Following a period of protracted decline in economic activity, a recovery occurs when business activity is increasing. This is viewed primarily with increases in Gross Domestic Product (GDP) and employment levels. As businesses increase their sales and are more confident about future activity, they hire more people. The new hires are more confident about their future and spend a portion of their income on business, and the cycle continues. The stock market usually leads an economic recovery, because stock investors look to the future. If investors see an economic recovery 12 months from now, they will start to accumulate shares in companies that will benefit.
By Sasha Cekerevac for Investment Contrarians | Nov 19, 2013
You know, it’s funny; with the stock market hitting all-time highs and market sentiment becoming ever more bullish, you would think that the economic recovery both here in America and globally was right on track.
But you’d be wrong. The economic recovery is not accelerating globally, and here in America, we just witnessed a minor bump up in growth primarily led by a build-up in inventory.
Ask the average person on the street: do they feel as if the economic recovery is running full speed ahead? Do most Americans feel better today than they did last year?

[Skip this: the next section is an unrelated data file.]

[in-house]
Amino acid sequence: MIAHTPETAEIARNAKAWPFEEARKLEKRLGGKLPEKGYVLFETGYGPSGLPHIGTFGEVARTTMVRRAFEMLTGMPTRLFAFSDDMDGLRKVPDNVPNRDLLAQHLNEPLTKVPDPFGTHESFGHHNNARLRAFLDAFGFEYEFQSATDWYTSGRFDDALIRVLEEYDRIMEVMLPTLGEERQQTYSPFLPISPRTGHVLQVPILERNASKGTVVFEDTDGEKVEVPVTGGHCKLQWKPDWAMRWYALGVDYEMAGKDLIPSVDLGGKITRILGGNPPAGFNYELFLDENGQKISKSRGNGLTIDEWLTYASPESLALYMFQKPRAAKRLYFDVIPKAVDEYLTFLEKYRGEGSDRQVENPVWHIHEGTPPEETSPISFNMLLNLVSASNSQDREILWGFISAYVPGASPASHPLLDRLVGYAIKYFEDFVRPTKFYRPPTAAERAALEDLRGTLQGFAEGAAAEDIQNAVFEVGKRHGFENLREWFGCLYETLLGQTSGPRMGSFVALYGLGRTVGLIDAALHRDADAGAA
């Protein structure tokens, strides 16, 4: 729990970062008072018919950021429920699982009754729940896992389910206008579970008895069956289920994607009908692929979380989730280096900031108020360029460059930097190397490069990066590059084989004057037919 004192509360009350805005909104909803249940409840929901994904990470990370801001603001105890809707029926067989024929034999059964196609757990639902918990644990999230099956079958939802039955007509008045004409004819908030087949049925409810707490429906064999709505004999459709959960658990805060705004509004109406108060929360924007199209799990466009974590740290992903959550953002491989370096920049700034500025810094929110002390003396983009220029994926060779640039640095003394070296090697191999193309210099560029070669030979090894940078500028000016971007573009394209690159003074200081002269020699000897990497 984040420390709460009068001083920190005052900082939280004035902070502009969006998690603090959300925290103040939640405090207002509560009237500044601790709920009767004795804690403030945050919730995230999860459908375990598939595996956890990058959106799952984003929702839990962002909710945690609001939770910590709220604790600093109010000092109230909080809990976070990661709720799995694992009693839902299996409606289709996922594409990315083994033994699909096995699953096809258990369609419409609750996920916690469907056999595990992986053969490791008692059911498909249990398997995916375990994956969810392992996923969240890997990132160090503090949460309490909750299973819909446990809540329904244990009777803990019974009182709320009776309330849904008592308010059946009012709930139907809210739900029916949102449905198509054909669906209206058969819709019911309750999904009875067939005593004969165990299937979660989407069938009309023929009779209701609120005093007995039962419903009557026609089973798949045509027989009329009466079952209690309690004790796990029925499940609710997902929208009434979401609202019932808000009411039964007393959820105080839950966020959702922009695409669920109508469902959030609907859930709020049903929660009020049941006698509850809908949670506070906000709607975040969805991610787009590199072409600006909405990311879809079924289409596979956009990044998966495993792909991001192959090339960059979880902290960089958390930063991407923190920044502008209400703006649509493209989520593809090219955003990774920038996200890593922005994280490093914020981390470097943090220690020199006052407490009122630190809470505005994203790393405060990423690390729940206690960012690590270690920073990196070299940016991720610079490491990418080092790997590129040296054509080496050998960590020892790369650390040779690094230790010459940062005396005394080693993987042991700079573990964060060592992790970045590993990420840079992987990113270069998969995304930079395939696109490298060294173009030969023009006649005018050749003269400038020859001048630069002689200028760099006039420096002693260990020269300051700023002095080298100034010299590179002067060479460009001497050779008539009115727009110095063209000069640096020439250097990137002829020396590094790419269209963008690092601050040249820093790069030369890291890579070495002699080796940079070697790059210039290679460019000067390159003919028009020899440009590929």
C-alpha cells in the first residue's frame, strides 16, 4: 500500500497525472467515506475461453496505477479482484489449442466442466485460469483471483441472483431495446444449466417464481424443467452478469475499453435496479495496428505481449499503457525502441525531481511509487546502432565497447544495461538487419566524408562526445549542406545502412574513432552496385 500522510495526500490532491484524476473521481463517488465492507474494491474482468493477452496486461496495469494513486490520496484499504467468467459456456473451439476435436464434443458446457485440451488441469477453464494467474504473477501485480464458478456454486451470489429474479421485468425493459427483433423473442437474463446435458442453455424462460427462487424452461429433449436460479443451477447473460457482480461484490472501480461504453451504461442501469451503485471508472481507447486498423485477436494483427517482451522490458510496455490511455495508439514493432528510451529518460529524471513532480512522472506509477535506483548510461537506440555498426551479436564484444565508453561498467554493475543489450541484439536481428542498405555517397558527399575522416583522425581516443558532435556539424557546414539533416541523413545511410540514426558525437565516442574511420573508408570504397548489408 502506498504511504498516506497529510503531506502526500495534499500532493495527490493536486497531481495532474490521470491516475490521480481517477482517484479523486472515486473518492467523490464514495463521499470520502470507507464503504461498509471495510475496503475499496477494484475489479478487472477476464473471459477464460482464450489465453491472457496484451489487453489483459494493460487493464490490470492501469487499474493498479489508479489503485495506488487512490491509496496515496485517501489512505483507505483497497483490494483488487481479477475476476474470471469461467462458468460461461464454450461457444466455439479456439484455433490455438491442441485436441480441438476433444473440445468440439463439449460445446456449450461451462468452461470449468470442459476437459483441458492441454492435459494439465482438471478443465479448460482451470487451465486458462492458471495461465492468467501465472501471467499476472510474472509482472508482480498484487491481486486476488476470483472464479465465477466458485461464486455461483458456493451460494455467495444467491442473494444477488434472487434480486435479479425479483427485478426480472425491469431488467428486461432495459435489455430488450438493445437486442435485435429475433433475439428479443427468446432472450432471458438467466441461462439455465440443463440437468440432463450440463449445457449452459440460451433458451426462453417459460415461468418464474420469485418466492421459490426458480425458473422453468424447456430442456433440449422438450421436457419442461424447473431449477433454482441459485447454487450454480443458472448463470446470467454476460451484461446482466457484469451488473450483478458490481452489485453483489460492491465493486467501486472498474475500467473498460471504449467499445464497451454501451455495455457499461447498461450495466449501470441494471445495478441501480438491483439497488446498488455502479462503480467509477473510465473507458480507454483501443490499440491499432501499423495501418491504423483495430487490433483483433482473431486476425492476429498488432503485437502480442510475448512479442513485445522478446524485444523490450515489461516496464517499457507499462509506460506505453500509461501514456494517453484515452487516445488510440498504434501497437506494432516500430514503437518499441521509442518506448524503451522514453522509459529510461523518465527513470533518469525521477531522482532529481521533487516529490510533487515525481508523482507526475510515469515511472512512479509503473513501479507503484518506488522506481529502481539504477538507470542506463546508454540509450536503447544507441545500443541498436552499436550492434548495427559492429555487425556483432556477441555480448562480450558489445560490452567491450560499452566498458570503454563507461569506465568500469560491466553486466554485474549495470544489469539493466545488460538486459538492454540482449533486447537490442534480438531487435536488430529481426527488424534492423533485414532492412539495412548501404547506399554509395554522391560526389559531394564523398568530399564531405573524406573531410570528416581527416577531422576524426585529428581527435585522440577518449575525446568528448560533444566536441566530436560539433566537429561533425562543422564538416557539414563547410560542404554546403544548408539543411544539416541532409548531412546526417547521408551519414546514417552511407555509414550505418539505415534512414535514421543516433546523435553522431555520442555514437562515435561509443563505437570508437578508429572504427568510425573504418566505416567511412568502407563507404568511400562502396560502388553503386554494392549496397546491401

I’m willing to bet that most people don’t feel that much different about the economic situation than they did a year ago. Yet stock market sentiment has gone from highly pessimistic to overly optimistic. After all, we are at all-time highs; doesn’t that mean that the economic recovery is close at hand?
Not necessarily. I believe much of the upward move in the stock market (and market sentiment) this year has been primarily fueled by the Federal Reserve’s easy money.
Look, most people have a short-term memory. They don’t tend to remember the longer historical picture. Instead, they see what has worked over the past couple of months and continue doing the same thing over and over again until they get burned.
Market sentiment began building up in the middle of 2012, and once investors realized that the Federal Reserve had its foot on the accelerator, people piled into the market. This has kept pushing market sentiment ever higher, regardless of whether or not the economic recovery was accelerating.